Advertisement

Environmental Science and Pollution Research

, Volume 25, Issue 12, pp 11295–11302 | Cite as

MOSAIC: a web-interface for statistical analyses in ecotoxicology

  • Sandrine CharlesEmail author
  • Philippe Veber
  • Marie Laure Delignette-Muller
Aquatic organisms and biological responses to assess water contamination and ecotoxicity

Abstract

In ecotoxicology, bioassays are standardly conducted in order to measure acute or chronic effects of potentially toxic substances on reproduction, growth, and/or survival of living animals. MOSAIC, standing for MOdeling and StAtistical tools for ecotoxICology, is a user-friendly web interface dedicated to the mathematical and statistical modelling of such standard bioassay data. Its simple use makes MOSAIC a turnkey decision-making tool for ecotoxicologists and regulators. Without wasting time on extensive mathematical and statistical technicalities, users are provided with advanced and innovative methods for a valuable quantitative environmental risk assessment. MOSAIC is available at http://pbil.univ-lyon1.fr/software/mosaic/.

Keywords

Standard bioassay data Survival statistical analysis Reprotoxicity statistical analysis SSD analysis R software 

Notes

Acknowledgements

The authors thank the French National Agency for Water and Aquatic Environments (ONEMA, now denominate French Agency for Biodiversity) for its financial support in the development of the MOSAIC web-interface.

References

  1. Aldenberg T, Slob W (1993) Confidence limits for hazardous concentrations based on logistically distributed NOEC toxicity data. Ecotoxicol Environ Saf 25:48–63CrossRefGoogle Scholar
  2. Charles S, Ducrot V, Azam D, Benstead R, Brettschneider D, De Schamphelaere K, Filipe Goncalves S, Green JW, Holbech H, Hutchinson TH, Faber D, Laranjeiro F, Matthiessen P, Norrgren L, Oehlmann J, Reategui-Zirena E, Seeland-Fremer A, Teigeler M, Thome JP, Tobor Kaplon M, Weltje L, Lagadic L (2016) Optimizing the design of a reproduction toxicity test with the pond snail Lymnaea stagnalis. Regul Toxicol Pharmacol 81:47–56CrossRefGoogle Scholar
  3. Delignette-Muller ML, Dutang C (2015) fitdistrplus: an R package for fitting distributions. J Stat Softw 64(4):1–34. http://www.jstatsoft.org/v64/i04/. [Online; accessed 23-June-2017]CrossRefGoogle Scholar
  4. Delignette-Muller ML, Lopes C, Veber P, Charles S (2014) Statistical handling of reproduction data for exposure-response modeling. Environ Sci Technol 48(13):7544–7551CrossRefGoogle Scholar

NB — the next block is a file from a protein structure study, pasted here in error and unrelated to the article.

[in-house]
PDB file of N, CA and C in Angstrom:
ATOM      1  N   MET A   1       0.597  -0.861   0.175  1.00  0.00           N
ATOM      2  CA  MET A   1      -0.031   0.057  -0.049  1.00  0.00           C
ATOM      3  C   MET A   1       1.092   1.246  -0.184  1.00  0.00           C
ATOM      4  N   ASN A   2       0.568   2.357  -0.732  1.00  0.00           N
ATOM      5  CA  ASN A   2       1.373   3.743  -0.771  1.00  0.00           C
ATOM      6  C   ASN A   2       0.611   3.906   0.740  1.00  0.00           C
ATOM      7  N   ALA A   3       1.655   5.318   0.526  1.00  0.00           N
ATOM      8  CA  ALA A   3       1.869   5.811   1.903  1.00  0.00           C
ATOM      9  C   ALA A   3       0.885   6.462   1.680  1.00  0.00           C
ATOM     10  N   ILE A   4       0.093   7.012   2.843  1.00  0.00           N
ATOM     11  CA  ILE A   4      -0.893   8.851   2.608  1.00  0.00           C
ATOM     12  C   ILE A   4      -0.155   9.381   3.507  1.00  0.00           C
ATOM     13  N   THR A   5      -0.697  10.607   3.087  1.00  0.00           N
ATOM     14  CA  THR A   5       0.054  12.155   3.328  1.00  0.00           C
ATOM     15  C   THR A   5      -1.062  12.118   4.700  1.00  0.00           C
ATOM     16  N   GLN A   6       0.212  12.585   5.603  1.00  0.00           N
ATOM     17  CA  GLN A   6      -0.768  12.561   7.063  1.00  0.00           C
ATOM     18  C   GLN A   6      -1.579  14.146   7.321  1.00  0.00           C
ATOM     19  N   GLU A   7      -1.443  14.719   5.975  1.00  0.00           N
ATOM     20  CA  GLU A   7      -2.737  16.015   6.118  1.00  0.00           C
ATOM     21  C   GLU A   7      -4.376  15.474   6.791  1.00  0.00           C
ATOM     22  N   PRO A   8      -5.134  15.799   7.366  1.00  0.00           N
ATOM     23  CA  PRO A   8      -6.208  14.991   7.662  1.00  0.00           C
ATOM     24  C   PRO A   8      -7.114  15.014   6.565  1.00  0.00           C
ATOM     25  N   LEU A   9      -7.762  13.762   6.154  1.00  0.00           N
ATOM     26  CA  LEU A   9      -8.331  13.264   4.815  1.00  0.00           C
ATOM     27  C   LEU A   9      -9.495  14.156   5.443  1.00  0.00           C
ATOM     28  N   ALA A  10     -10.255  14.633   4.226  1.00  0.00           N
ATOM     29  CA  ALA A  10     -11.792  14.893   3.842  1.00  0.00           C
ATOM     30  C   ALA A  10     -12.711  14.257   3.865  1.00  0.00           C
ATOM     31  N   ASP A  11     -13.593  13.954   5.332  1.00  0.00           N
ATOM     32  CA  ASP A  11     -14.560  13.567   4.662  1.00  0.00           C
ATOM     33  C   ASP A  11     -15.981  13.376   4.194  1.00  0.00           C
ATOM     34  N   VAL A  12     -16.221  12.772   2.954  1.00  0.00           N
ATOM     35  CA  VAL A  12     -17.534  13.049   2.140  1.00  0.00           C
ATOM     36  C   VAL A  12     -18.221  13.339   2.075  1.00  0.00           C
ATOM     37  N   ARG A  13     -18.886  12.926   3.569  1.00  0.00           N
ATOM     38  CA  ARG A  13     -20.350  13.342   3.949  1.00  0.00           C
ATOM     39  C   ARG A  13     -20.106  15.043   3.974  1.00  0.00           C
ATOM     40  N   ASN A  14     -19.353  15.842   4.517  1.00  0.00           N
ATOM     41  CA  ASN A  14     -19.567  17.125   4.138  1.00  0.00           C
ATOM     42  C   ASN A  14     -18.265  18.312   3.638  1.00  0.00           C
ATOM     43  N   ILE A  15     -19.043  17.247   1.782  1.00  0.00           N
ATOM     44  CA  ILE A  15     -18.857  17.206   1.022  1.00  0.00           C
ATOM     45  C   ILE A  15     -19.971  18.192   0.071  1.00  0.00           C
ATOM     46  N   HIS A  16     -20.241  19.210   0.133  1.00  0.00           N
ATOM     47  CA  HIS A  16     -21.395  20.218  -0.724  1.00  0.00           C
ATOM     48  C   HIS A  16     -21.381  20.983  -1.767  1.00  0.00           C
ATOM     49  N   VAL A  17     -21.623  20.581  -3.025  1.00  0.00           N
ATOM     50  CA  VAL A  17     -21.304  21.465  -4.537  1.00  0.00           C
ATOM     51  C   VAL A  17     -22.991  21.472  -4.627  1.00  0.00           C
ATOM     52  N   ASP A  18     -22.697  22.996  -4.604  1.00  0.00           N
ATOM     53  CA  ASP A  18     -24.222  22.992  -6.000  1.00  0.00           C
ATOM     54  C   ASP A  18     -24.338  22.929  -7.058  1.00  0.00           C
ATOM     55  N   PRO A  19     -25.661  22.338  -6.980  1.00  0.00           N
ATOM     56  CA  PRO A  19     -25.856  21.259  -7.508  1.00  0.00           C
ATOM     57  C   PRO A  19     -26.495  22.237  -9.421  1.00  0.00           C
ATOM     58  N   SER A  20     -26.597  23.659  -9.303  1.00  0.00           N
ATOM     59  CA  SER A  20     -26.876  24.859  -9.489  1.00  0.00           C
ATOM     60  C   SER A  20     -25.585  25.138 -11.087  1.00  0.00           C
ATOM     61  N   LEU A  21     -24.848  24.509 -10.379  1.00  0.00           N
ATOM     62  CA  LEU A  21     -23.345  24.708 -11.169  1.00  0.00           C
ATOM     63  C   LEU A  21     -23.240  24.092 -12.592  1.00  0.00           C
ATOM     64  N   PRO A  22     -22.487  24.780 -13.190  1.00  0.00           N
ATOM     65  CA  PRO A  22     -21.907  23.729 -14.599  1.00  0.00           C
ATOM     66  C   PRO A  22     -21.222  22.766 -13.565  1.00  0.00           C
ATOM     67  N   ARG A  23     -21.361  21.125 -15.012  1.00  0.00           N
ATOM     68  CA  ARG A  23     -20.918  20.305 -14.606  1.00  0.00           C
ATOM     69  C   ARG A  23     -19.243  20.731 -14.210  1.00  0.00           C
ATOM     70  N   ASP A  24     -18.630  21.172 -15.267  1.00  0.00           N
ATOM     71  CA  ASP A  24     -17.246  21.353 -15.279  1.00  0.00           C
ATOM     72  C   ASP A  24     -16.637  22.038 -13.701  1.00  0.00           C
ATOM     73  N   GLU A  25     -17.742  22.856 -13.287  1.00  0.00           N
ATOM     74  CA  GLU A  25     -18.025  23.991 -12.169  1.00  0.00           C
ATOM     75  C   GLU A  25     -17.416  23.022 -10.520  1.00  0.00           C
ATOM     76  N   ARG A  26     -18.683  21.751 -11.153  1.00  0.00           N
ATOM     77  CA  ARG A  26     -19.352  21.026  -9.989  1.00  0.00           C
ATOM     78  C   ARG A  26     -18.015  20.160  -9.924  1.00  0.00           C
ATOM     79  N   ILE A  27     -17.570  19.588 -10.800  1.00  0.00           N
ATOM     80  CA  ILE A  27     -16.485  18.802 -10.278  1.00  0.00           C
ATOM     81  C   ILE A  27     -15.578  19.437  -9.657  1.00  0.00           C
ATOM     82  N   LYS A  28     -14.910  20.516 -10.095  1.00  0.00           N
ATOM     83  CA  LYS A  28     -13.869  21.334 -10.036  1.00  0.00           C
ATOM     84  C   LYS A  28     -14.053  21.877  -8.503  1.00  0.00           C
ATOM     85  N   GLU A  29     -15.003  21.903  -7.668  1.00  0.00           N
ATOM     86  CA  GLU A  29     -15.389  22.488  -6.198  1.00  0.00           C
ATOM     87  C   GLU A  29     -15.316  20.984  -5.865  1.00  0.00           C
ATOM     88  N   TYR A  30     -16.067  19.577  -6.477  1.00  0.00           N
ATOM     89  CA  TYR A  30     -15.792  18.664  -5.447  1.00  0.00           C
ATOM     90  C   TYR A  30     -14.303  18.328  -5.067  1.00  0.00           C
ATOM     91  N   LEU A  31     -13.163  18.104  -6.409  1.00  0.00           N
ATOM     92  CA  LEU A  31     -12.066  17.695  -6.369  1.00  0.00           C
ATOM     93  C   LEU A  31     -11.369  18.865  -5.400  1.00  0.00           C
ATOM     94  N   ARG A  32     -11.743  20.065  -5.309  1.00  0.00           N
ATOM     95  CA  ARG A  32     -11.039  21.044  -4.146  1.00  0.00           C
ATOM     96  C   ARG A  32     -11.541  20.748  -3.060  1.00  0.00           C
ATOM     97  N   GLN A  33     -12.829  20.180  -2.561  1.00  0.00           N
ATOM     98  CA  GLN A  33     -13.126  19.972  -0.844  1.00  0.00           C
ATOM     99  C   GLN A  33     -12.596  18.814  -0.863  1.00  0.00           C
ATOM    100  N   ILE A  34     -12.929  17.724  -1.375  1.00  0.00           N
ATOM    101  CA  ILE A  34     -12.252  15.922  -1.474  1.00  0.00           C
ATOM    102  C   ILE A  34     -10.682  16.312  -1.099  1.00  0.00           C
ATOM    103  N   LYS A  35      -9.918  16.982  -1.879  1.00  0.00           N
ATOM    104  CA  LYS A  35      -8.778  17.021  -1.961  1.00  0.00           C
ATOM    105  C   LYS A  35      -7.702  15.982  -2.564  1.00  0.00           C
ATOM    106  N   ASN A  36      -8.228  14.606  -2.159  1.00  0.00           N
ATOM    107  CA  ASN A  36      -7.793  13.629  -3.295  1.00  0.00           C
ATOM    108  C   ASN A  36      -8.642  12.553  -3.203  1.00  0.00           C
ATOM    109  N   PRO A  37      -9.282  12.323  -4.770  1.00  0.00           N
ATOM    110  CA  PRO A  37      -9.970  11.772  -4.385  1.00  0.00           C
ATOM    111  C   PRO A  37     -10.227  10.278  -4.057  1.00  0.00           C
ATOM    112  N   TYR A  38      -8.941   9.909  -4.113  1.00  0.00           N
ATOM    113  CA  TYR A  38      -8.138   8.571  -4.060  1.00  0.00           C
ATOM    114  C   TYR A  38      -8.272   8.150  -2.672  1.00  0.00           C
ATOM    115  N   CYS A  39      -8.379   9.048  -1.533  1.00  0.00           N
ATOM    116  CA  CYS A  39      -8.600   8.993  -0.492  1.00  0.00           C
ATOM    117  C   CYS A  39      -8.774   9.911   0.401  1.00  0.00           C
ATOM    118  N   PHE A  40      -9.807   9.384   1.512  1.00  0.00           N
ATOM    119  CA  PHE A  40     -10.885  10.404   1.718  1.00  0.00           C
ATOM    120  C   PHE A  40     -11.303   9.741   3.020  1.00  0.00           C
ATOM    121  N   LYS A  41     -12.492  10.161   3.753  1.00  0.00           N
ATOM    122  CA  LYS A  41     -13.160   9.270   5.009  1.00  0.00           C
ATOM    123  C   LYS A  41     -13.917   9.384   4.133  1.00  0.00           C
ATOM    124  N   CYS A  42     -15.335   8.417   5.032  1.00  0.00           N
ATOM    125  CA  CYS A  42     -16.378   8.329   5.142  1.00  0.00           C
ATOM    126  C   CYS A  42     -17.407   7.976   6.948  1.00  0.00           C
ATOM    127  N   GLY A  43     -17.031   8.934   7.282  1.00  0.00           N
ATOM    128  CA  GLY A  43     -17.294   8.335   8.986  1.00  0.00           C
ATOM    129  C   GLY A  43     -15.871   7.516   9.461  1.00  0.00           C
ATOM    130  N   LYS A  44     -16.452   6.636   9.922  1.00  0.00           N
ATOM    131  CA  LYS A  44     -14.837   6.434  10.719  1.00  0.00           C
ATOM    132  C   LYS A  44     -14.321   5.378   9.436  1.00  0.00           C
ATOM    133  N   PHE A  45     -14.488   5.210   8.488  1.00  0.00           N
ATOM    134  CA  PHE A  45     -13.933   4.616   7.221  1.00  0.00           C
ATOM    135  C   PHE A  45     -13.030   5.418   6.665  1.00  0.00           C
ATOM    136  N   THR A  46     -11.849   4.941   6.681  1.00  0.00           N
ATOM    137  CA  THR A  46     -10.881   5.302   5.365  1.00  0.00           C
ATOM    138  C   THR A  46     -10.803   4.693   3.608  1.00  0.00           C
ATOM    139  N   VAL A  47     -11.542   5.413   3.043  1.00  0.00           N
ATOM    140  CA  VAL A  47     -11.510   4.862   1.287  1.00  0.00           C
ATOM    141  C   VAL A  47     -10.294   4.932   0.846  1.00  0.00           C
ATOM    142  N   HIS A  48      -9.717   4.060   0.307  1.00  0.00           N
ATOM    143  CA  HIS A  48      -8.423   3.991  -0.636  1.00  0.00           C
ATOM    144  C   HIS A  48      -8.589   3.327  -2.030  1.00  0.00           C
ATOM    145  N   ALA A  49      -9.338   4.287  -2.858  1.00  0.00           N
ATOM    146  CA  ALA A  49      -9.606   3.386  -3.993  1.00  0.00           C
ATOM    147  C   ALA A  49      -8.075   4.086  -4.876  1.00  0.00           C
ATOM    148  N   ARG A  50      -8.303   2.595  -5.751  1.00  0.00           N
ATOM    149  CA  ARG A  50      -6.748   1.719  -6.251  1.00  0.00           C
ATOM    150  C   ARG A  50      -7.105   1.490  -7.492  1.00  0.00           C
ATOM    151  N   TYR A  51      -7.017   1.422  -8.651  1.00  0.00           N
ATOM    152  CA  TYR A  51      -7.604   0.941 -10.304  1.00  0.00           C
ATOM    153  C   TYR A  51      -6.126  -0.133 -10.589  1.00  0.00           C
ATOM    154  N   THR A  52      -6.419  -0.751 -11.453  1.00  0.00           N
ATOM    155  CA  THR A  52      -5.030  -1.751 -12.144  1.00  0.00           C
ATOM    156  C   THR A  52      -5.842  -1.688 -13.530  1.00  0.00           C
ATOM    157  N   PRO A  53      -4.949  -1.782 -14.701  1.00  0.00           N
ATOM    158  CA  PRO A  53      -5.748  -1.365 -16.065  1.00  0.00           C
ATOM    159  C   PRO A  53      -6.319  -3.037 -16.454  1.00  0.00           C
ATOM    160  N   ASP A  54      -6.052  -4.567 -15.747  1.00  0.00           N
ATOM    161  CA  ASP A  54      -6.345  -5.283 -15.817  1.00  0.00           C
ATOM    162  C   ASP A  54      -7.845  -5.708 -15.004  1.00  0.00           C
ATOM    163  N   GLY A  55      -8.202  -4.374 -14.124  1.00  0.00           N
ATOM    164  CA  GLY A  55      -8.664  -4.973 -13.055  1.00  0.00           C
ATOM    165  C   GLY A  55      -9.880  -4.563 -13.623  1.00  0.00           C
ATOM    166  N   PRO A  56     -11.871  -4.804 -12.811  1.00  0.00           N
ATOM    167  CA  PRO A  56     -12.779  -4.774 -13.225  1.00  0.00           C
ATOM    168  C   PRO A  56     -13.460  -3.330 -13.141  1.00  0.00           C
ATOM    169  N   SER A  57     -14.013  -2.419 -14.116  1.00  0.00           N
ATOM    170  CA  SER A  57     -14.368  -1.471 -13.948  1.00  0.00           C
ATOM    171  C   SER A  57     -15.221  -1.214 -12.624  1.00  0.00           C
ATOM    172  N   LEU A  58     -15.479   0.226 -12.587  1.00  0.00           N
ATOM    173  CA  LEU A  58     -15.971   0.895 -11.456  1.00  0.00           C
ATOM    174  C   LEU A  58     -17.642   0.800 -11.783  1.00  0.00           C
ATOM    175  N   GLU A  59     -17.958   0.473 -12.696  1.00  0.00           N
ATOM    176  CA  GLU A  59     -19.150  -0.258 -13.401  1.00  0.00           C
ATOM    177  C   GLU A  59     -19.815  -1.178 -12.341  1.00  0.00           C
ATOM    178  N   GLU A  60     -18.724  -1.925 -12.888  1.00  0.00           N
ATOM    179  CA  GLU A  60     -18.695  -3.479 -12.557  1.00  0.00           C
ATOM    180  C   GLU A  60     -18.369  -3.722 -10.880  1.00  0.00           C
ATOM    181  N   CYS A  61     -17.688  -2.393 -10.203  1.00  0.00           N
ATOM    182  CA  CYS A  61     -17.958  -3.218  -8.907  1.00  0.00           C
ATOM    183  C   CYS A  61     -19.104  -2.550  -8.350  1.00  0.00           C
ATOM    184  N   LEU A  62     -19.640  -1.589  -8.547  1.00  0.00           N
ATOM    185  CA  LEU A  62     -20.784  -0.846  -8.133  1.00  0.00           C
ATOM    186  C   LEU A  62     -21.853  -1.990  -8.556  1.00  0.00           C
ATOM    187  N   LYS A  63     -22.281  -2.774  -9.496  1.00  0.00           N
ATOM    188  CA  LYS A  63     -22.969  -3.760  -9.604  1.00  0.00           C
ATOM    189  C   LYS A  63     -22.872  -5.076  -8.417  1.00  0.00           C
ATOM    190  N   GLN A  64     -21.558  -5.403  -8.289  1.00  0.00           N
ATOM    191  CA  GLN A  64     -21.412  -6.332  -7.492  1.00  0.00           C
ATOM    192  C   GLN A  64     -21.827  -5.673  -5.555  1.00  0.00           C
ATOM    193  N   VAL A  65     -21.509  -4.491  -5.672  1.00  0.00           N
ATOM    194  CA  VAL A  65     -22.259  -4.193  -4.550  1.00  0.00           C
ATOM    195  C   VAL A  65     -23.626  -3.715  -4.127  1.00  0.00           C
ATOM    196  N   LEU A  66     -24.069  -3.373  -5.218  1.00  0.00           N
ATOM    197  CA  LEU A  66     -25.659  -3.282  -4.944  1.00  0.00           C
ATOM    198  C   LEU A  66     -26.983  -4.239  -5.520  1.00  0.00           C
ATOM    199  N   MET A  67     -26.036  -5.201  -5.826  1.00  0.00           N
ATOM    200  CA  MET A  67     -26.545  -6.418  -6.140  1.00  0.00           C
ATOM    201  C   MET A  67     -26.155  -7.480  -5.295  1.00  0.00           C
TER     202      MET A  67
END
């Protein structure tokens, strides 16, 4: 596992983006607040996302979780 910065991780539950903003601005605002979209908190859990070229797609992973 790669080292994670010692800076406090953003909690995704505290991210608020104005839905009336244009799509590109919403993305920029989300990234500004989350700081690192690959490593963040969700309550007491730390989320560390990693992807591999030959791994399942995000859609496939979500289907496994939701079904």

5. Delignette-Muller ML, Ruiz P, Charles S, Duchemin W, Lopes C, Kon-Kam-king G, Veber P (2016) morse: modelling tools for reproduction and survival data in ecotoxicology. https://CRAN.R-project.org/package=morse. R package version 2.2.0 [Online; accessed 23-June-2017]
  6. Ducrot V, Askem C, Azam D, Brettschneider D, Brown R, Charles S, Coke M, Collinet M, Delignette-Muller ML, Forfait-Dubuc C, Holbech H, Hutchinson T, Jach A, Kinnberg KL, Lacoste C, Le Page G, Matthiessen P, Oehlmann J, Rice L, Roberts E, Ruppert K, Davis JE, Veauvy C, Weltje L, Wortham R, Lagadic L (2014) Development and validation of an OECD reproductive toxicity test guideline with the pond snail Lymnaea stagnalis (Mollusca, Gastropoda). Regul Toxicol Pharmacol 70:605–614CrossRefGoogle Scholar
  7. Forfait-Dubuc C, Charles S, Billoir E, Delignette-Muller M (2012) Survival data analyses in ecotoxicology: critical effect concentrations, methods and models. What should we use? Ecotoxicology 12:1072–1083CrossRefGoogle Scholar
  8. Green JW, Springer TA, Staveley JP (2013) The drive to ban the NOEC/LOEC in favor of ECx is misguided and misinformed. Integr Environ Assess Manag 9:12–16CrossRefGoogle Scholar
  9. Kefford B, Nugegoda D (2006) Validating species sensitivity distributions using salinity tolerance of riverine macroinvertebrates in the southern Murray-Darling Basin (Victoria, Australia). Can J Fish Aquat Sci 63:1865–1877CrossRefGoogle Scholar
  10. Kon Kam King G, Veber P, Charles S, Delignette-Muller ML (2014) MOSAIC_SSD: a new web tool for species sensitivity distribution to include censored data by maximum likelihood. Environ Toxicol Chem/SETAC 33(9):2133–2139CrossRefGoogle Scholar
  11. OCaml (2016) http://ocaml.org/. [Online; accessed 23-June-2017]
  12. Ocsigen (2016) http://ocsigen.org/ocsigenserver/. [Online; accessed 23-June-2017]
  13. OECD (2016) Test No. 243: Lymnaea stagnalis reproduction test. OECD Guideline (July), 1–31Google Scholar
  14. PRABI (2016) http://www.prabi.fr/. [Online; accessed 23-June-2017]
  15. R Core Team (2016) R: a language and environment for statistical computing. R Foundation for Statistical Computing, Vienna. https://www.R-project.org. [Online; accessed 23-June-2017]Google Scholar

Copyright information

© Springer-Verlag GmbH Germany 2017

Authors and Affiliations

  1. 1.Université de Lyon, Université Lyon 1, UMR CNRS 5558, Laboratoire de Biométrie et Biologie ÉvolutiveVilleurbanneFrance
  2. 2.Université de Lyon, VetAgro Sup Campus Vetérinaire de LyonMarcy l’ÉtoilesFrance

Personalised recommendations